Digitization Needs Direction – Rethinking Digital Transformation

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Digitization – or more precisely the abundance of data through cheap sensing and the ability of advances in computational power and artificial intelligence to transform decision making – is one of the most disruptive forces that businesses have seen, particularly in relation to competitive business models.

But the term “digital” is applied so liberally that businesses risk becoming desensitized to the insightful transformational leadership that is necessary to position effectively for this trend. The terms digital mine, the digital oil-field of the future, the digital utility, digital twins and digital disruption all get thrown around a bit too often for them to have real meaning.

Part of the solution is for leaders to focus carefully on two key tasks:

  • Defining and keeping focused on the competitive end game. That is, why they are digitizing, what the value proposition is, and most importantly, how this will secure existing or build new competitive advantages.
  • How they make the transformational shift. Businesses will become more data centric, use targeted analytics more extensively, be less centrally driven, be more integrated with partners, and have far more fluid and boundaries within organizations.

Without a clear strategy and persistence in these areas – which very importantly are not simply an extrapolation of past practices – businesses risk pursuing digital agendas that incur major expense and create major distraction, but ultimately do not deliver any competitive advantage. The ERP promise of the early 2000s is a cautionary note, given the unsatisfactory investment/return ratio over the last 15 years from many of these exercises.

Clarity of the end game is critical because:

  • The competitive landscape will likely shift. This will partly be due to the increased value of data through analytics potential, and partly because new sources of data will become available.  Positioning is critical.  For example, an infrastructure operator focusing primarily on digitization to improve asset performance may not be doing enough as the competitive game moves on to value chain integration and optimization.
  • Without a clear strategic purpose, other than digitizing for its own sake, the digital investment risks becoming an aimless and expensive exercise.  With a few key overarching goals defined, the very best sensing and analytics capabilities can be deployed, and transformational teams positioned to achieve these goals. The alternative is often a poor application of technologies that are ultimately not an appropriate fit.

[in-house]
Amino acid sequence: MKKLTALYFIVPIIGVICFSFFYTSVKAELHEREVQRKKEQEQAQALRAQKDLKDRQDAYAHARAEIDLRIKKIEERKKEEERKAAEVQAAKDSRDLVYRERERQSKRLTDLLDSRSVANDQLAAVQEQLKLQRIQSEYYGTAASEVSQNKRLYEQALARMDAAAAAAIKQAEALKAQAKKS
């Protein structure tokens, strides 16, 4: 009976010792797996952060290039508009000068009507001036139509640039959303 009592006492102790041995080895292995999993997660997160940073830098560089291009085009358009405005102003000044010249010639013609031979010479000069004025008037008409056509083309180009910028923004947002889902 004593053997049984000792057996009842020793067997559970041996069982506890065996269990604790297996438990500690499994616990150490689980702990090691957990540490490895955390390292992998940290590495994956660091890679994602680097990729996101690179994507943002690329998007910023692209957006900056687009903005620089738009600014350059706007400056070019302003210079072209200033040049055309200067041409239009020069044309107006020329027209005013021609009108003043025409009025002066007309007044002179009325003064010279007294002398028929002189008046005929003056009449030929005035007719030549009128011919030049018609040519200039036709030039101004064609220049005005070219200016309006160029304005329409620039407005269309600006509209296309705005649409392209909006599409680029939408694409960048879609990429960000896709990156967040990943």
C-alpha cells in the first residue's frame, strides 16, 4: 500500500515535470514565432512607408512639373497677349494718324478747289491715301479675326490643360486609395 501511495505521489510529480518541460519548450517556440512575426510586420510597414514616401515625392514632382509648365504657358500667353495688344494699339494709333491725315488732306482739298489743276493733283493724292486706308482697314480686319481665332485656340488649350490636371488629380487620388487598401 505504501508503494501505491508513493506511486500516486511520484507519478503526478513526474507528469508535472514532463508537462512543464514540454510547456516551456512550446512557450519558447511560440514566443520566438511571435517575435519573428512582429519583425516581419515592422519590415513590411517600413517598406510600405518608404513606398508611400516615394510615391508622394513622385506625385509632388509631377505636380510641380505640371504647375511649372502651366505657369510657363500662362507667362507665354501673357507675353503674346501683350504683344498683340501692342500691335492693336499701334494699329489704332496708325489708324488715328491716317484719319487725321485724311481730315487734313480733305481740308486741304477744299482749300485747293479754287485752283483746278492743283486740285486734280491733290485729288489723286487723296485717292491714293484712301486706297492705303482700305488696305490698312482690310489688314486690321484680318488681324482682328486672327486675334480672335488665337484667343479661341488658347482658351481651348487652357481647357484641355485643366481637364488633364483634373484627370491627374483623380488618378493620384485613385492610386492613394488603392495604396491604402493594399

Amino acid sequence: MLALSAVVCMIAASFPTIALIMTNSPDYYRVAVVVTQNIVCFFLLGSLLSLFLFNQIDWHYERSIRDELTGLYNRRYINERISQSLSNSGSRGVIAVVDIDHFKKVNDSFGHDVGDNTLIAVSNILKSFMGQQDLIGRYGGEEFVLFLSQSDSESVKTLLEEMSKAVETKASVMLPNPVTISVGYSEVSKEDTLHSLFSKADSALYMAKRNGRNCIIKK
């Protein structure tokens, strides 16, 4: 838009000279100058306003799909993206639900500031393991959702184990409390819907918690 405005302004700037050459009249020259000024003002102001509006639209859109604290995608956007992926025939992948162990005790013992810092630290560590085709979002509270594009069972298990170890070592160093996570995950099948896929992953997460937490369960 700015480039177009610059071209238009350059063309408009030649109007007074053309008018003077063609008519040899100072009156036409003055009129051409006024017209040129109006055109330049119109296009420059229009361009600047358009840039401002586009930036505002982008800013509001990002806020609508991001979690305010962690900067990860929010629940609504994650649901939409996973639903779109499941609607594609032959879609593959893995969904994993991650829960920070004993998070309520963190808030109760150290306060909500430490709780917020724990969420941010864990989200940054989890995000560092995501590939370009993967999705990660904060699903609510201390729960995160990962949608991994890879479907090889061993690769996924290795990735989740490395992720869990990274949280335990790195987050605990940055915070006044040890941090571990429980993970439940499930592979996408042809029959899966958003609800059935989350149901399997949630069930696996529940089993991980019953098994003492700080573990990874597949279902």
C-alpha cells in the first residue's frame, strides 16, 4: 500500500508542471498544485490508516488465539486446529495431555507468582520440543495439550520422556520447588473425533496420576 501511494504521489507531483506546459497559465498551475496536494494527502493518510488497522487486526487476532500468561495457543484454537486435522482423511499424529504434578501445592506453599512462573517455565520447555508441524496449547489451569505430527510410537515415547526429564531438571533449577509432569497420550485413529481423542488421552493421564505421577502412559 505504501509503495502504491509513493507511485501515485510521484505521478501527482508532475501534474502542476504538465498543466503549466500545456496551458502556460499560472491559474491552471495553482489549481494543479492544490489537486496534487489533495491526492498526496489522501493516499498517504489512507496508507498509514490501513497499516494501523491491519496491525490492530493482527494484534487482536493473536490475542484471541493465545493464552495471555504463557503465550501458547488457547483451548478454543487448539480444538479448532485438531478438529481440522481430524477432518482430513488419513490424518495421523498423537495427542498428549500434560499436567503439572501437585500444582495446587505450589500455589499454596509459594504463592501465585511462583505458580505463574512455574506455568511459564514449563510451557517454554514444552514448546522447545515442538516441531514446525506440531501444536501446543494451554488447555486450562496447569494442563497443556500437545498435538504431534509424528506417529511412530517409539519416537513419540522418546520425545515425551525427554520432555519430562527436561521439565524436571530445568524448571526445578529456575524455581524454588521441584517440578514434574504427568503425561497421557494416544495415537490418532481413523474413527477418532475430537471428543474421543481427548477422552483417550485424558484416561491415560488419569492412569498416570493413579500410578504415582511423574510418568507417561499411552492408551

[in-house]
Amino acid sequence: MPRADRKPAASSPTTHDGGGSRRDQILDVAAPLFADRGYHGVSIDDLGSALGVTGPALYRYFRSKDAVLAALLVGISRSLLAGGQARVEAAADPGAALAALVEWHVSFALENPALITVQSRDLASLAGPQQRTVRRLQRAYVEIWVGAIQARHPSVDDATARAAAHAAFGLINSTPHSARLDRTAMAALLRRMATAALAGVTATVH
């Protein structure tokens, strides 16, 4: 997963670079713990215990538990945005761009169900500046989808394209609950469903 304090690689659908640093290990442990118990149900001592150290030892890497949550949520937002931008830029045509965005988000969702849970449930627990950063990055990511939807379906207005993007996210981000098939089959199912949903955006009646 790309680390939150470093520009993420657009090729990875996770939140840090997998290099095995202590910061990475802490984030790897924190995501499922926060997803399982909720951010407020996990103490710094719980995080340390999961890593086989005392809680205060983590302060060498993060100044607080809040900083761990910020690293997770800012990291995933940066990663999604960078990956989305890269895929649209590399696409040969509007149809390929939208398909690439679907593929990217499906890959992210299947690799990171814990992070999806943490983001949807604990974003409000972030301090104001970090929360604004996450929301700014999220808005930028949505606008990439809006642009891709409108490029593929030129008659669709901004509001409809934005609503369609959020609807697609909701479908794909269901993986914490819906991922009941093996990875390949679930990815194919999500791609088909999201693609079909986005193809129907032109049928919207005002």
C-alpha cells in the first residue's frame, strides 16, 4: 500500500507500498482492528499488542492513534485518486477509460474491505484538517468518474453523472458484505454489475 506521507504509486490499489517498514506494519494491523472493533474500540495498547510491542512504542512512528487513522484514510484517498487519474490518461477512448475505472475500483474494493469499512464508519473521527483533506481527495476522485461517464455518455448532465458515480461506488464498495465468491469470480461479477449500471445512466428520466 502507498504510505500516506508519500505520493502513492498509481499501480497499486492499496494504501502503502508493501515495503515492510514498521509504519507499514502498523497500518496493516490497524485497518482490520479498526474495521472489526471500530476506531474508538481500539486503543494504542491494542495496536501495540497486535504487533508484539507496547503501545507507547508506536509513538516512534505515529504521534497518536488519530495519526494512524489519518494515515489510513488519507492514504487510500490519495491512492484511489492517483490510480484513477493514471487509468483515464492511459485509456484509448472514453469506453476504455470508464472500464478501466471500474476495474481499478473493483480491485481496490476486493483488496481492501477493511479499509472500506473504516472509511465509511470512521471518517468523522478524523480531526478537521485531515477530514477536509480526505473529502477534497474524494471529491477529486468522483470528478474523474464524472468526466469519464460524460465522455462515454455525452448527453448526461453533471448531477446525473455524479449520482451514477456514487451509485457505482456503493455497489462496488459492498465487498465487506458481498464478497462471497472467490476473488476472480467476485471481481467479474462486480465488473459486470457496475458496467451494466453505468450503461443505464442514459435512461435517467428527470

Rethinking the approach to transformation is critical because:

  • The data-centric culture will be a big shift for most businesses. Data itself will become more valuable and therefore needs to be collected, valued, used and managed as such. Creating this culture will be a major leadership task as much as safety, quality and cost have been in the past.
  • Organizations will become more fluid, and rates of learning will need to increase.  In the past, technology platform changes have often been horrendously expensive and spectacularly unsuccessful, mostly because major programs redesigned rigid processes and structures en masse – often to suit software – instead of treating organizations like the more dynamic entities that they are.
  • New skills will be required to perform new roles in the transformed organization.  Data scientists will be key, as will the wide spread ability of more people to think analytically, interrogate data, and draw conclusions.

Ultimately, the key to success in digitizing will be by both enabling and encouraging agile change and organizational experimentation, but at the same maintaining a clear focus on the end game that is made explicit through a small suite of transformational goals.


Graeme Stanway is a partner of VCI Ltd, a global strategy design company. Graeme has over 20 years’ experience in mining, heavy industry and technology businesses. He holds a PhD from Imperial College University of London, has been awarded the Medal of Innovation from the Institution of Civil Engineers in the UK. His strategy work has been referenced in the book “The First 11” as a benchmark case study in strategic transformation